After Pulwama Terror Attack, Customs Duty On Goods From Pakistan Raised To 200%

After Pulwama Terror Attack, Customs Duty On Goods From Pakistan Raised To 200%

After Pulwama Terror Attack, Customs Duty On Goods From Pakistan Raised To 200%(representational image) 

New Delhi: After the heinous terror activity, that claimed the life of aroud 40 CRPF Jawans, in Jammu and Kashmir's Pulwama, India withdrew the 'Most Favoured Nation' (MFN) status granted to Pakistan and today, hiked the basic customs duty on all goods imported from the neighbouring country to 200%.

The decision comes after a convoy of CRPF vehicles was targeted by a Jaish-e-Mohammed (JeM) suicide bomber on the Jammu-Srinagar highway on Thursday, resulting in over 40 deaths. The government also announced its plans to initiate diplomatic steps to ensure the complete isolation of Pakistan in the international community.

"India has withdrawn MFN status to Pakistan after the Pulwama incident. Upon withdrawal, basic customs duty on all goods exported from Pakistan to India has been raised to 200% with immediate effect," Union Minister Arun Jaitley tweeted on Saturday evening. 

The status of Most Favoured Nation is given to a trade partner to ensure non-discriminatory trade between two countries. In 1996, Indiahad granted the status to Pakistan, however, the neighbours did not reciprocate despite it being required to do so as a member of the World Trade Organisation. 

Although the Union government says that withdrawing the status will hurt Pakistan at a time when it is struggling financially, the move is mostly symbolic because bilateral trade between the two countries comes up to barely $2 billion a year. India mainly exports cotton, dyes, chemicals, vegetables and iron and steel to Pakistan while importing fruits, cement, leather, chemicals and spices.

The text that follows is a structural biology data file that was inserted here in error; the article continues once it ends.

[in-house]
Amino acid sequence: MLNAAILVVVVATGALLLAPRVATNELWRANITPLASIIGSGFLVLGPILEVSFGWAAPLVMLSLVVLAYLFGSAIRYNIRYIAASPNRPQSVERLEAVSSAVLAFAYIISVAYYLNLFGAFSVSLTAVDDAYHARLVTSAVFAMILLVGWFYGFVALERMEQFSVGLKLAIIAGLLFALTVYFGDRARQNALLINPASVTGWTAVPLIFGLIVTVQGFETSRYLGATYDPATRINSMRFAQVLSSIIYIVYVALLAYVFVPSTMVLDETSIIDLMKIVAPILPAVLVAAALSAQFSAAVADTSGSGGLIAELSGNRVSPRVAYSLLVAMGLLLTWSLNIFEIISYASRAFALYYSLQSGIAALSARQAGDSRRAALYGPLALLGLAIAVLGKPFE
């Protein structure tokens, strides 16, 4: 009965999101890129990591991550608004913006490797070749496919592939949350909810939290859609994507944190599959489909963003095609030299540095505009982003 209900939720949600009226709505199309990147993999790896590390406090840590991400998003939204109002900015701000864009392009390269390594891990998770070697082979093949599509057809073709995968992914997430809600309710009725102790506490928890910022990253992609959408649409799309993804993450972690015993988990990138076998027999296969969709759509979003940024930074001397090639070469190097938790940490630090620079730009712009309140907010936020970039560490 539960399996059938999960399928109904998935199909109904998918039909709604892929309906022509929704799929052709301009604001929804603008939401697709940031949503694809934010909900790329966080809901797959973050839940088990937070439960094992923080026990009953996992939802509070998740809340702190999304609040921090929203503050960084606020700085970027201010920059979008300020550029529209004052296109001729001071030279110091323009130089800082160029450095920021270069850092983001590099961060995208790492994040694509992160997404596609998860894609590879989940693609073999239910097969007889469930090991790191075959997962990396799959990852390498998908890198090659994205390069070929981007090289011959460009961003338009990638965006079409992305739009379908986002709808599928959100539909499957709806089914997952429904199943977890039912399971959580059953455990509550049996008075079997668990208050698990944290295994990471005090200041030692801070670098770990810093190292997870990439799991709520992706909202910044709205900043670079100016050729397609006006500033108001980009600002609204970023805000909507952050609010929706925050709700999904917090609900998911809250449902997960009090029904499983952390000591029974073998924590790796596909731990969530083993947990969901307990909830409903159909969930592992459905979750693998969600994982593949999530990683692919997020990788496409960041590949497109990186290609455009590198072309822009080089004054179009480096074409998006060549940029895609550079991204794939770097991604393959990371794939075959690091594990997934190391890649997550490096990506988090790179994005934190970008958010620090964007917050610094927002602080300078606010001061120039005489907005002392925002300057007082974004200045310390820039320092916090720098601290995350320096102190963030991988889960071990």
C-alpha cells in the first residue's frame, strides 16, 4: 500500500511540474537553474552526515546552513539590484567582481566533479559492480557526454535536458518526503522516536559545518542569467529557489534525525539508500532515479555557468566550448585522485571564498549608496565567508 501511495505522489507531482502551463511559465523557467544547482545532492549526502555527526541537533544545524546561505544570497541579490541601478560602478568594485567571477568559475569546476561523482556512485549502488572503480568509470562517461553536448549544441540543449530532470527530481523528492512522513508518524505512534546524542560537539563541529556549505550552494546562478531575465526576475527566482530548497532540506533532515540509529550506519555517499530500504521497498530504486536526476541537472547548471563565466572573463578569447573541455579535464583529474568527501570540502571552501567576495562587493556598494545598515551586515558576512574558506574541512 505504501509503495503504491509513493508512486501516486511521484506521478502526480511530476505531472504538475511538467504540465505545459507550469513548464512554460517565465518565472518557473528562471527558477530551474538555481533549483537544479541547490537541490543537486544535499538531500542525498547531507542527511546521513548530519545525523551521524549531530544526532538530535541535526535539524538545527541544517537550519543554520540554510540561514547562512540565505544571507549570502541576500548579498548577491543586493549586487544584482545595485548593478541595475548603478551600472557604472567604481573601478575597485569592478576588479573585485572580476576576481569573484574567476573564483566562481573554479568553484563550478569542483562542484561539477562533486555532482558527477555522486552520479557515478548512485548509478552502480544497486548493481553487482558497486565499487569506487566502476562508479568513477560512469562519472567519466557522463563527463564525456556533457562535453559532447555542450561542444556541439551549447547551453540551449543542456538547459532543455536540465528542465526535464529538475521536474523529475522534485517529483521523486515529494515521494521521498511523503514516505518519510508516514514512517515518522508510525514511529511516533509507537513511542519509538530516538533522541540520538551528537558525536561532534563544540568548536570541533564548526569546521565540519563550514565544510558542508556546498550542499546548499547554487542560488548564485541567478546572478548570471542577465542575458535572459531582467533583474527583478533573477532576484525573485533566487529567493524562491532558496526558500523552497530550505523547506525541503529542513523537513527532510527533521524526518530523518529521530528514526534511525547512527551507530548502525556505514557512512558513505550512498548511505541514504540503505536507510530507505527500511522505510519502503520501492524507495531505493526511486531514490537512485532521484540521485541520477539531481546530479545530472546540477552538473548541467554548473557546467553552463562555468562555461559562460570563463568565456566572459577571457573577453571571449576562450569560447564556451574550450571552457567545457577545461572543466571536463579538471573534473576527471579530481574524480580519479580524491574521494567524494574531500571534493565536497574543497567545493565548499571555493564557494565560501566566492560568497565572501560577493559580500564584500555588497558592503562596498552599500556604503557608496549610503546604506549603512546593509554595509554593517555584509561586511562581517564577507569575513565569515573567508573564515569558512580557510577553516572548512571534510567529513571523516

Meanwhile, global pressure is building on Pakistan to act against perpetrators of the attack. Despite Chinese reservations, New Delhi has urged the international community to back the naming of JeM leader Masood Azhar as a "UN designated terrorist". The United States has also asked Pakistan to "immediately end support and safe haven to all terrorist groups".

Pakistan is already in the 'grey list' of the Financial Action Task Force (FATF), an inter-governmental body that works to stop terror financing, among other things. India, however, wants it to be competely blacklisted.

The FATF blacklist is meant for countries that are deemed "non-cooperative" in the global fight against money laundering and terror financing. If the FATF blacklists Pakistan, it may lead to downgrading of the country by lenders like International Monetary Fund, World Bank, Asian Development Bank and the European Union.

(With inputs from ANI)